HC Deb 20 March 1941 vol 370 cc293-5
Mr. Lees-Smith

May I ask the Prime Minister whether he will state the forthcoming Business of the House?

The Prime Minister

The Business will be as follows: —

On the first Sitting Day—Consideration of Lords Amendments to the War Damage Bill; Second Reading of the Public Works Loans Bill and Committee stage of the necessary Money Resolution; Second Reading of the Isle of Man (Detention) Bill; Consideration of Lords Amendments to the Land Drainage (Scotland) Bill, and Motion to approve the Sulphuric Acid (Charges) (No. 1) Order.

On the second Sitting Day—Second Reading of the National Service Bill and Committee stage of the necessary Money Resolution.

On the third Sitting Day —The Adjournment of the House will be moved, and a Debate will take place on the Concentration of Industry.

The Chancellor of the Exchequer will open his Budget before Easter. The actual date will be announced, probably in Secret Session, on the next Sitting Day.

Mr. Benson

Does the Prime Minister remember that after the last Budget it was suggested that there should be a general discussion before the next Budget was opened in order that the House and the Chancellor might consider the general financial situation? Are we to understand that before the opening of the Budget there will be such a financial discussion?

The Prime Minister

I should have thought that that was totally opposed to our practice. The Government take the responsibility of framing the Budget, and the House discusses it.

Mr. Benson

But the Chancellor himself said that a free discussion on the financial position—at least, I think the House thought he said so—would be welcomed by the Government.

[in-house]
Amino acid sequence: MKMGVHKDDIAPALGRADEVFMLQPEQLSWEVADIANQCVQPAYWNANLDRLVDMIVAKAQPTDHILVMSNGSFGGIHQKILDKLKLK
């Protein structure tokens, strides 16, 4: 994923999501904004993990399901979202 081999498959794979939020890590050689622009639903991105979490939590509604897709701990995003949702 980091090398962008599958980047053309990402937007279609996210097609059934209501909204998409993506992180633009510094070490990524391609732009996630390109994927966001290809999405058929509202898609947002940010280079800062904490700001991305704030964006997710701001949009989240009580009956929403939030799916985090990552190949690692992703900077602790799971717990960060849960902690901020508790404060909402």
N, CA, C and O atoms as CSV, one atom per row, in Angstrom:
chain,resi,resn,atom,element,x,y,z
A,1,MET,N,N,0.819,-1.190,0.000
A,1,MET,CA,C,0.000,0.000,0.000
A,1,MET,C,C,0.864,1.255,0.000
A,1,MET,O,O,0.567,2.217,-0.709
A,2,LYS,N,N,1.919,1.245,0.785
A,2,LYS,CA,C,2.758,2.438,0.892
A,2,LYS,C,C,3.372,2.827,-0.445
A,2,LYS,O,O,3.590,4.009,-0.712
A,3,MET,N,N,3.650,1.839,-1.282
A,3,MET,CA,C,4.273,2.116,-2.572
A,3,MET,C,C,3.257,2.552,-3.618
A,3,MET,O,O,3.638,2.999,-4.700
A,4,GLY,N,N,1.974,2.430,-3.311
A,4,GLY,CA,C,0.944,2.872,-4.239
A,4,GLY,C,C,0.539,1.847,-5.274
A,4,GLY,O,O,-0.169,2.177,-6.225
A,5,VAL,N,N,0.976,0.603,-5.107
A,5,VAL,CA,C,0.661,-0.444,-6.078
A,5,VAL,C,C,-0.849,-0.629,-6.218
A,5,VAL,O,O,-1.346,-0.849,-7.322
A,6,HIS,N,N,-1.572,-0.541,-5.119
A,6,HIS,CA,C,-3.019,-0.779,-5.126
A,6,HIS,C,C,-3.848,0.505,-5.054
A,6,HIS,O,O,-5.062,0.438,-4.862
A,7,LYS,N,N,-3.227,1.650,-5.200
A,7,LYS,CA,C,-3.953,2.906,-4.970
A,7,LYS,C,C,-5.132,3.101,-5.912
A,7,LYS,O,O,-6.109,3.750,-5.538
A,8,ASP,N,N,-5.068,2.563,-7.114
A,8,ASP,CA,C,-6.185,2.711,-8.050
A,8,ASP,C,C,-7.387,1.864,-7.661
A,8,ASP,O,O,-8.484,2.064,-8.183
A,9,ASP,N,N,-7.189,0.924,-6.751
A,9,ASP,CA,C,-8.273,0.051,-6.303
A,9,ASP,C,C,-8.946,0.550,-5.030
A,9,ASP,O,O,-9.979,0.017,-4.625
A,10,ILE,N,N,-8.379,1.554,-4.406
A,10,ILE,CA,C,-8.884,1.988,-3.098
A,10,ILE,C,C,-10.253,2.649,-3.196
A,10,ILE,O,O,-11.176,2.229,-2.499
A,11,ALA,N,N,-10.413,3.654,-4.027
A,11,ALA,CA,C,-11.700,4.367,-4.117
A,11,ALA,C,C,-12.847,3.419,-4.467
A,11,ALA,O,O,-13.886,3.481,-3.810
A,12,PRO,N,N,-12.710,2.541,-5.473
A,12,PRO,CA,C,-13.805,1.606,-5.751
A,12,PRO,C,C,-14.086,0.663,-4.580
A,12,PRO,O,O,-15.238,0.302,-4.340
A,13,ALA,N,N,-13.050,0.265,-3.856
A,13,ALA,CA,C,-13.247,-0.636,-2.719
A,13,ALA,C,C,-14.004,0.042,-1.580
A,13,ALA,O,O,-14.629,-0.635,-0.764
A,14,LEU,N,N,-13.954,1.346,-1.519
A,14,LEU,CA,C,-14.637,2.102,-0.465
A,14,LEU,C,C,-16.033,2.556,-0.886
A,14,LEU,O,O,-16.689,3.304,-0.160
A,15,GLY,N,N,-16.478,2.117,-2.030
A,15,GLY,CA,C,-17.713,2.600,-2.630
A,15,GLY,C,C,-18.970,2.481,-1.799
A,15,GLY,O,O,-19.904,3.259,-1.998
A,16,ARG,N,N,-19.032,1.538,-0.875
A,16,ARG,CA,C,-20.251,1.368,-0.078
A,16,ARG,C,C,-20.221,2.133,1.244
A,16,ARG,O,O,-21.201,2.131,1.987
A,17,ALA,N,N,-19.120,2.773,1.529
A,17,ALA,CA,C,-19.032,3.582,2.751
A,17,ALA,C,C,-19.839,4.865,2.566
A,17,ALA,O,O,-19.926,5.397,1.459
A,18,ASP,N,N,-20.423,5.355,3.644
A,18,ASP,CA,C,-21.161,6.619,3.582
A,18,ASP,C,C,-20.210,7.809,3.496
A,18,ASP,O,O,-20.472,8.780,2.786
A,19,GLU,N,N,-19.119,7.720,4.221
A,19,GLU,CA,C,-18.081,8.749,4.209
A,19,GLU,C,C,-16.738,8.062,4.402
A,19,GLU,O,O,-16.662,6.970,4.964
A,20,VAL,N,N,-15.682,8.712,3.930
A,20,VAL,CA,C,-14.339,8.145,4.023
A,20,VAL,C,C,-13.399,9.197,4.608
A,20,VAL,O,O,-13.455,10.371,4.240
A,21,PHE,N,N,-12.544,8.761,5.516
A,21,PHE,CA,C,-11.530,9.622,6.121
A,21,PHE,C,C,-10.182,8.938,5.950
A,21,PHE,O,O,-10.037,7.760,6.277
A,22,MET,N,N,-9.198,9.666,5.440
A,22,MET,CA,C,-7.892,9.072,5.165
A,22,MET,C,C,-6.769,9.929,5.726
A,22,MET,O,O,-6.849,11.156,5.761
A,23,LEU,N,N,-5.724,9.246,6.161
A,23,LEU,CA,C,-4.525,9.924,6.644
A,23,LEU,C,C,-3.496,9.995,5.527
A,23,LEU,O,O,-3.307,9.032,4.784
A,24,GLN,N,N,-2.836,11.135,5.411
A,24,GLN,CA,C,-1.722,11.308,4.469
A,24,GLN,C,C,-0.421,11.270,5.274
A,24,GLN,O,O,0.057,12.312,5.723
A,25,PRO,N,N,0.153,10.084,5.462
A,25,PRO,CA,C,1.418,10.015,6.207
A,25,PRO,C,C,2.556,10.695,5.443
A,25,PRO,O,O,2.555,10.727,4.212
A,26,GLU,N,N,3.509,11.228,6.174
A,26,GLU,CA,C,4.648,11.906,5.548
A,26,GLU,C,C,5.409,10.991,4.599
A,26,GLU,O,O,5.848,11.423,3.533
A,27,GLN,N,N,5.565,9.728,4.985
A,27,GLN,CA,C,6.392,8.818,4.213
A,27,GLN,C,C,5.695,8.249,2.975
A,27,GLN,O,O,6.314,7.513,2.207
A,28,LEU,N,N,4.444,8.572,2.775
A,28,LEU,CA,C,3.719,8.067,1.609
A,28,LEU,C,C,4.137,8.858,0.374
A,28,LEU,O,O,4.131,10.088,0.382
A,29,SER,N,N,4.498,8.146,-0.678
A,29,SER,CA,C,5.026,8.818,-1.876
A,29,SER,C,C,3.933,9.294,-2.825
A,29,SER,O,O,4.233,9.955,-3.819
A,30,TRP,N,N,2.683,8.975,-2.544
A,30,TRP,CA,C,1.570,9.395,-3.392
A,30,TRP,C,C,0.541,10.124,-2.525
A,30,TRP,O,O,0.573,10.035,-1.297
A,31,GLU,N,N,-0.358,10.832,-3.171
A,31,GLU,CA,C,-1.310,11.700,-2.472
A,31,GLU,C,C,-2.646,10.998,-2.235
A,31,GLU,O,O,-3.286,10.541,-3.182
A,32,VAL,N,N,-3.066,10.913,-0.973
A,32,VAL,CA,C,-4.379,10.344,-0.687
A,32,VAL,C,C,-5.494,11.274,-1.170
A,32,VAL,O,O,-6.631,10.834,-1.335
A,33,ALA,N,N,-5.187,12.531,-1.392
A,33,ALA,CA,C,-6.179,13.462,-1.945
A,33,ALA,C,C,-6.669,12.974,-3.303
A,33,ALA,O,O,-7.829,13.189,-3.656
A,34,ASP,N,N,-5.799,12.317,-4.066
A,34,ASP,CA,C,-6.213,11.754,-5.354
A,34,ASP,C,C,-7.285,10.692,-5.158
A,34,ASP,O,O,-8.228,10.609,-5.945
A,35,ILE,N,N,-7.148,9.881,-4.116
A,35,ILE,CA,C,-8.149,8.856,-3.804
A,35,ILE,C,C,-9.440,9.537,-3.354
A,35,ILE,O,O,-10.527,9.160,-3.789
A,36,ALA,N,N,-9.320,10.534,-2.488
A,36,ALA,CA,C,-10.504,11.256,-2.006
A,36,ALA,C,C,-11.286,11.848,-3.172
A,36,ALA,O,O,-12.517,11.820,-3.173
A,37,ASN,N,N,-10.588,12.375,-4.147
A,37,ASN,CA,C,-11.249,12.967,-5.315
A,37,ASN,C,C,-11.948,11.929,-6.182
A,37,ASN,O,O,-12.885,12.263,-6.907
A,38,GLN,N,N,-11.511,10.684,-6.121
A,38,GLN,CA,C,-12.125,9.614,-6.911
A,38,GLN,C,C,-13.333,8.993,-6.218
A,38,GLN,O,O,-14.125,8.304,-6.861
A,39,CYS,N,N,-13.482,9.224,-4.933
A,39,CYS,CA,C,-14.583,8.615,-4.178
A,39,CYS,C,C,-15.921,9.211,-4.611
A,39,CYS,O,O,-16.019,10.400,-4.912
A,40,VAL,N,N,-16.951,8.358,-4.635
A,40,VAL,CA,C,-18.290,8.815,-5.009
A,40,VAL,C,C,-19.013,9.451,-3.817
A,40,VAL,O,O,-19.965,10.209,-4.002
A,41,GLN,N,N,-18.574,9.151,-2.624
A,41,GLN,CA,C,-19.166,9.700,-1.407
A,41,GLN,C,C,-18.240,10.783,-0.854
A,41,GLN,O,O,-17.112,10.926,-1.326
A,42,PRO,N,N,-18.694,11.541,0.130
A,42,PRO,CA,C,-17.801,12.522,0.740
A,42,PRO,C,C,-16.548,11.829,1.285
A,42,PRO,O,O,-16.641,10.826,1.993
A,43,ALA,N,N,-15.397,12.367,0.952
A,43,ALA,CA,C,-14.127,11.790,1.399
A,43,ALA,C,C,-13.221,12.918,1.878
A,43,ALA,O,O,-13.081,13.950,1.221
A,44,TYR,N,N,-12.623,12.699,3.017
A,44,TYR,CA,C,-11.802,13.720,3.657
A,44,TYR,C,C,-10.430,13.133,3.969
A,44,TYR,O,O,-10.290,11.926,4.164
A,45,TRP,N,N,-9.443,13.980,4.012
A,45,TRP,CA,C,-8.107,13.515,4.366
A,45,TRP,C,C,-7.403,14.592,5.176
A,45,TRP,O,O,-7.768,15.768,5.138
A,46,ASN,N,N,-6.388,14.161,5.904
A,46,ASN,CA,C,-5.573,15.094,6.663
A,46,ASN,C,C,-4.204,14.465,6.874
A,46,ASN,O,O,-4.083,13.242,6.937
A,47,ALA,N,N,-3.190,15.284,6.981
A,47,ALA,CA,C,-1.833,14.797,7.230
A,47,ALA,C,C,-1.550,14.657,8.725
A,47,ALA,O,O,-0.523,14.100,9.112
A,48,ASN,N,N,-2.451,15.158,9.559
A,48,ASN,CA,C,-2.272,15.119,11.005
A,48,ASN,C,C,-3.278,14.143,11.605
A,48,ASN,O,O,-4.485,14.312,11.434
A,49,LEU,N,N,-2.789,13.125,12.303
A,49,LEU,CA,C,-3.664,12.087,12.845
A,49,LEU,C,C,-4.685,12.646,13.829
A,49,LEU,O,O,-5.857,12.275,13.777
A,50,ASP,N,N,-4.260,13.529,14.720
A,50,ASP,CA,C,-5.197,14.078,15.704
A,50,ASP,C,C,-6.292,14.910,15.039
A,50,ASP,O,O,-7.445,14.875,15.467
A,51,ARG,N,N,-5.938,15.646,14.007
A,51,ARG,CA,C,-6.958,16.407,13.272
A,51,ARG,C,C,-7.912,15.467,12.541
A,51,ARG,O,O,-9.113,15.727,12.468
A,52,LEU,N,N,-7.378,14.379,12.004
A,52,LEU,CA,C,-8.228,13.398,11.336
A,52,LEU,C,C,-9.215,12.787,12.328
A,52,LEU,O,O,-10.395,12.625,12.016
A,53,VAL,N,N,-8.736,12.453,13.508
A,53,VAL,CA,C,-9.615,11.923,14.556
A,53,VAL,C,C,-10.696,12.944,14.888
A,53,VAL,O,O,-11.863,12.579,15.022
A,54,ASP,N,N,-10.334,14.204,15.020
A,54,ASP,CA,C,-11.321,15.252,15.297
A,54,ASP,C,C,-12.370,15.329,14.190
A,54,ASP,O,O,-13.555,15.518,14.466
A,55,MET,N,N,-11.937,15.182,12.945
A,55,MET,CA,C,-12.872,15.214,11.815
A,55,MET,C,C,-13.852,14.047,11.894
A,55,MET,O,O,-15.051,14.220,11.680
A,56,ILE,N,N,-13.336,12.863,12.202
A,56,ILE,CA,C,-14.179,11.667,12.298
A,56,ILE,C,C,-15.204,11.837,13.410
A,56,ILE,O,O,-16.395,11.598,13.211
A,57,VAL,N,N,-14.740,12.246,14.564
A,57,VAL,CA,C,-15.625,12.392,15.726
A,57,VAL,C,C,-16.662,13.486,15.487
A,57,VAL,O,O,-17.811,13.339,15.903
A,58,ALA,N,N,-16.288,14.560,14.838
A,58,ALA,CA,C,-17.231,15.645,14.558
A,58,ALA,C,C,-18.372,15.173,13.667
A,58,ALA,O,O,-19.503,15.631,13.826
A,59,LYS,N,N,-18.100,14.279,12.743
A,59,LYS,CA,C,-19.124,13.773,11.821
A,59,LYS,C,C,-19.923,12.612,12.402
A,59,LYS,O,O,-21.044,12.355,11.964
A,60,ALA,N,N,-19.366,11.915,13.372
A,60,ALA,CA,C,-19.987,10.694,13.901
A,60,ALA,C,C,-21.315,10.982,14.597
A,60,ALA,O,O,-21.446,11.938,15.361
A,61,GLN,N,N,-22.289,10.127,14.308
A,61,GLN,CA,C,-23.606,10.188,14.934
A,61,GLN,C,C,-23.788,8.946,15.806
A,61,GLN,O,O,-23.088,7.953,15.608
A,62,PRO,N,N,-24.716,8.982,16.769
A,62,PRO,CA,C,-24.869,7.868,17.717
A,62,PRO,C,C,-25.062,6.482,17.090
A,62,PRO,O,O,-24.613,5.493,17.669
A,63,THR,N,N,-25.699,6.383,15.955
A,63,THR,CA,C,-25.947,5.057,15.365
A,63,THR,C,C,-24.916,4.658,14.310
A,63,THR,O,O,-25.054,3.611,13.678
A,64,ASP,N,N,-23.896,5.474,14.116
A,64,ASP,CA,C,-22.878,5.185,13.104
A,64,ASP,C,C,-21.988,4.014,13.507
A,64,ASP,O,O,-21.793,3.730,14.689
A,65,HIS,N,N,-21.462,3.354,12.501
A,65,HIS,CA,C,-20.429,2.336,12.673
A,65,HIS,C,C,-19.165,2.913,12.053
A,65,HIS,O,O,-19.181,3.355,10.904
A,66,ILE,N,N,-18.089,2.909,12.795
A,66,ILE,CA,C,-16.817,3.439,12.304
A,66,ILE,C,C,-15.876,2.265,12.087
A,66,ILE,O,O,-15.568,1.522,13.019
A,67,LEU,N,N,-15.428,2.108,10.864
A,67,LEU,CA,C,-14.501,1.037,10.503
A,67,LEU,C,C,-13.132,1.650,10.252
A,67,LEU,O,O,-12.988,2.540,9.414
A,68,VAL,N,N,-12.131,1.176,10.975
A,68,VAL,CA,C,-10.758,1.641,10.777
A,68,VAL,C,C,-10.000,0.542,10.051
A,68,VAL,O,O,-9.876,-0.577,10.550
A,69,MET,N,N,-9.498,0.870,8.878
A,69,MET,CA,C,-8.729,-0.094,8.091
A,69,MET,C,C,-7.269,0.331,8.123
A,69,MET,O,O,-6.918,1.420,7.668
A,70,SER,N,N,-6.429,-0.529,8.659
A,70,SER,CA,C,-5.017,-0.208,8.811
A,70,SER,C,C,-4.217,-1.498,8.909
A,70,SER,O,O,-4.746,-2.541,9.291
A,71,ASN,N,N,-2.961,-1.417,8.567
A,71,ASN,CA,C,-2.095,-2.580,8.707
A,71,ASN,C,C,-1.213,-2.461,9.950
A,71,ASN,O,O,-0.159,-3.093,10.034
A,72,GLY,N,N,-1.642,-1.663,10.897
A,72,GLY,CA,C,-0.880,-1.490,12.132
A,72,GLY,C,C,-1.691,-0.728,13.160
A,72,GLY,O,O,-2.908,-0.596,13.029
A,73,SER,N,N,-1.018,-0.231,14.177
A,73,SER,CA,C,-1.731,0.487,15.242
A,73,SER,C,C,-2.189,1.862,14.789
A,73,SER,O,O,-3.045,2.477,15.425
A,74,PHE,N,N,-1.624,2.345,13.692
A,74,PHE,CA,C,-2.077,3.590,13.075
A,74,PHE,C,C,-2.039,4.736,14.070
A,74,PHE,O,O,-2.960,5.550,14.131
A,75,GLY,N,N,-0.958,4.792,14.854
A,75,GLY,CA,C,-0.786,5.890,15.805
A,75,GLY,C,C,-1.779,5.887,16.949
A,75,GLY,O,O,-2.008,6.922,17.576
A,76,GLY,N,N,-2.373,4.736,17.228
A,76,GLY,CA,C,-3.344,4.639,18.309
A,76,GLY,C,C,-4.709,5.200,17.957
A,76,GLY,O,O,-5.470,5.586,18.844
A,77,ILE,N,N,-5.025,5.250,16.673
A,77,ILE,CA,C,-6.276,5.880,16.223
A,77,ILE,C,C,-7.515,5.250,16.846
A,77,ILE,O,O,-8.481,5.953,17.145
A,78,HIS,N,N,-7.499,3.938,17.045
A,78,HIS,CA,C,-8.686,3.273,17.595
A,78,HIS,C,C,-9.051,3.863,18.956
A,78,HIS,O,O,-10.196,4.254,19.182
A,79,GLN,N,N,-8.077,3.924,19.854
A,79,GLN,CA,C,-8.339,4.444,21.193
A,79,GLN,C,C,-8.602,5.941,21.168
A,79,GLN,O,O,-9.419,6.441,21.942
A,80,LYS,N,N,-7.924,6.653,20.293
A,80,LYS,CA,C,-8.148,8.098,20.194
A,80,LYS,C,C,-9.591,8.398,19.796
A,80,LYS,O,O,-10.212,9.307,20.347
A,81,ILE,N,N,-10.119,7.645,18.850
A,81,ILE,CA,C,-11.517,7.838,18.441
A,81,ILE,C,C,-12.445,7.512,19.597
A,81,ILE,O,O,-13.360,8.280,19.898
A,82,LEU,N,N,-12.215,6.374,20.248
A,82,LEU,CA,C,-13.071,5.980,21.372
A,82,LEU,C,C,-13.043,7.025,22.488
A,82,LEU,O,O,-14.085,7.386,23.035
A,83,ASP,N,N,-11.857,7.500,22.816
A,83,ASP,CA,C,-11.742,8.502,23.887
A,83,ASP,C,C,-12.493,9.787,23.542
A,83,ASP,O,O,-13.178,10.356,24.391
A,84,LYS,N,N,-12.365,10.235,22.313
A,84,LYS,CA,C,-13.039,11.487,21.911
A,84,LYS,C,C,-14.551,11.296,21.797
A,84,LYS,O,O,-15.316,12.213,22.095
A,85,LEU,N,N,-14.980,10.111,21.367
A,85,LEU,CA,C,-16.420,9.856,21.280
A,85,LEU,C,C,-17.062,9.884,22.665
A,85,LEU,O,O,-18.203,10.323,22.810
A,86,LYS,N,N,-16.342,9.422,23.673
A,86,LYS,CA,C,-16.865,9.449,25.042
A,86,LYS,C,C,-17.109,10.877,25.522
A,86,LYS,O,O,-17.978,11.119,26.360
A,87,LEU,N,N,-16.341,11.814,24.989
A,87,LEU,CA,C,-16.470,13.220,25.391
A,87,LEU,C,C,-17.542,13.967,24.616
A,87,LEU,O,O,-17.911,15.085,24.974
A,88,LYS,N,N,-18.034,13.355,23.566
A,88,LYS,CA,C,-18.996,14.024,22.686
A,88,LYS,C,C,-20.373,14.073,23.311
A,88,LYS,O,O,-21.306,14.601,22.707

The Prime Minister

Part of the Chancellor's duties is to put himself into touch with the formation of opinion generally, but that is quite a different thing from setting up a precedent for the establishment of a discussion in the House before the Chancellor makes his Budget speech. Such a course would be extremely undesirable when he cannot really take any part himself, and when anything he said or did not say might be misinterpreted.

Sir J. Mellor

Will the Prime Minister say whether the House will have an opportunity of discussing the scope of the Government's proposals for assistance to local authorities whose rateable value has been seriously impaired by enemy action?

The Prime Minister

Certainly, some time will be found in the course of the Session for a discussion on such an important matter as that, but I do not make any pledge. There are many Parliamentary occasions when the matter could be raised.

Mr. Granville

With regard to the concentration of production and industry, in view of the fact that the proposals are far-reaching and that a large number of Members would like to take part in the Debate, will my right hon. Friend consider giving a second day for the Debate?

The Prime Minister

We shall have to get on with the business, as 31st March is an important point in the Parliamentary year. I am not sure that it would be possible to do as the hon. Member suggests, but the Government are always anxious to endeavour to meet the wishes of the House.

Earl Winterton

Will my right hon. Friend consider increasing the length of the Sittings in order to bring it more into consonance with the position in pre-war days?

The Prime Minister

I am told that actually the Business has been finished every day, but certainly I think we might consider the matter as time goes on in order that the Debates may become more full.

Mr. R. Gibson

Will the Prime Minister consider an extension of the Sitting on the third Sitting Day, when the concentration of industry is debated, and will he say whether that Debate is to take place in public or in secret?

The Prime Minister

I should like to ascertain a little more what is the opinion of the House about the length of the Sittings, but in regard to the Debate taking place in secret or in public, I should have thought that obviously it would be taken in public.